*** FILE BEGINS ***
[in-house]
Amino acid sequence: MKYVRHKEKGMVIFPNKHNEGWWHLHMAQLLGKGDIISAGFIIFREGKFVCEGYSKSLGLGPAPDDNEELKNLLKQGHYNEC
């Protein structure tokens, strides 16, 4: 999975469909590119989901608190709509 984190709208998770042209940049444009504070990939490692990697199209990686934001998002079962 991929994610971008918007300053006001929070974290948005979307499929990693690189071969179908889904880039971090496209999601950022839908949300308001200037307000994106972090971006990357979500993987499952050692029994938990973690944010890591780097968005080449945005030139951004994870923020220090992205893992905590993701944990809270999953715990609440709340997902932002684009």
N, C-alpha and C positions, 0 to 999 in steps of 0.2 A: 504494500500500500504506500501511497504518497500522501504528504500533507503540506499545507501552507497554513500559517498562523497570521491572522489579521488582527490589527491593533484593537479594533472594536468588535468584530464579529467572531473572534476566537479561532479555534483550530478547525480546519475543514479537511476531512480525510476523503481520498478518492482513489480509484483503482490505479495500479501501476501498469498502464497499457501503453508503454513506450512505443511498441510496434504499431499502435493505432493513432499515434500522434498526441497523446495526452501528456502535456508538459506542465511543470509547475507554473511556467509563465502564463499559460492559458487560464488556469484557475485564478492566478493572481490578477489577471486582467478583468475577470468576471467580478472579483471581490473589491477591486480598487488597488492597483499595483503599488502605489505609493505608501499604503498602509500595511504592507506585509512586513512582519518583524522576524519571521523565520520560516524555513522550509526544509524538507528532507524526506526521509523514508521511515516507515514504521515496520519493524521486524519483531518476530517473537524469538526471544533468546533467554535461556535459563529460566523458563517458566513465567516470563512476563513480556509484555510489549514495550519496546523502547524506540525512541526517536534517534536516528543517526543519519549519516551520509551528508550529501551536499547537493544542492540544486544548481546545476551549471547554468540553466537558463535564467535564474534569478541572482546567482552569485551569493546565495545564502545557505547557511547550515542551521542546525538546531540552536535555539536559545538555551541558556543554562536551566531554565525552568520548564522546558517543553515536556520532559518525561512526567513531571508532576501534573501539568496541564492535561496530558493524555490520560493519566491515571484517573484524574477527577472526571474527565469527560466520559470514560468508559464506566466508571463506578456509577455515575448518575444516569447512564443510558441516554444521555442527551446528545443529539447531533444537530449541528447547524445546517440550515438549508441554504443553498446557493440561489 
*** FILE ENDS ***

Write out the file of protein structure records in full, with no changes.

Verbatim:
[in-house]
Amino acid sequence: MKYVRHKEKGMVIFPNKHNEGWWHLHMAQLLGKGDIISAGFIIFREGKFVCEGYSKSLGLGPAPDDNEELKNLLKQGHYNEC
């Protein structure tokens, strides 16, 4: 999975469909590119989901608190709509 984190709208998770042209940049444009504070990939490692990697199209990686934001998002079962 991929994610971008918007300053006001929070974290948005979307499929990693690189071969179908889904880039971090496209999601950022839908949300308001200037307000994106972090971006990357979500993987499952050692029994938990973690944010890591780097968005080449945005030139951004994870923020220090992205893992905590993701944990809270999953715990609440709340997902932002684009």
N, C-alpha and C positions, 0 to 999 in steps of 0.2 A: 504494500500500500504506500501511497504518497500522501504528504500533507503540506499545507501552507497554513500559517498562523497570521491572522489579521488582527490589527491593533484593537479594533472594536468588535468584530464579529467572531473572534476566537479561532479555534483550530478547525480546519475543514479537511476531512480525510476523503481520498478518492482513489480509484483503482490505479495500479501501476501498469498502464497499457501503453508503454513506450512505443511498441510496434504499431499502435493505432493513432499515434500522434498526441497523446495526452501528456502535456508538459506542465511543470509547475507554473511556467509563465502564463499559460492559458487560464488556469484557475485564478492566478493572481490578477489577471486582467478583468475577470468576471467580478472579483471581490473589491477591486480598487488597488492597483499595483503599488502605489505609493505608501499604503498602509500595511504592507506585509512586513512582519518583524522576524519571521523565520520560516524555513522550509526544509524538507528532507524526506526521509523514508521511515516507515514504521515496520519493524521486524519483531518476530517473537524469538526471544533468546533467554535461556535459563529460566523458563517458566513465567516470563512476563513480556509484555510489549514495550519496546523502547524506540525512541526517536534517534536516528543517526543519519549519516551520509551528508550529501551536499547537493544542492540544486544548481546545476551549471547554468540553466537558463535564467535564474534569478541572482546567482552569485551569493546565495545564502545557505547557511547550515542551521542546525538546531540552536535555539536559545538555551541558556543554562536551566531554565525552568520548564522546558517543553515536556520532559518525561512526567513531571508532576501534573501539568496541564492535561496530558493524555490520560493519566491515571484517573484524574477527577472526571474527565469527560466520559470514560468508559464506566466508571463506578456509577455515575448518575444516569447512564443510558441516554444521555442527551446528545443529539447531533444537530449541528447547524445546517440550515438549508441554504443553498446557493440561489 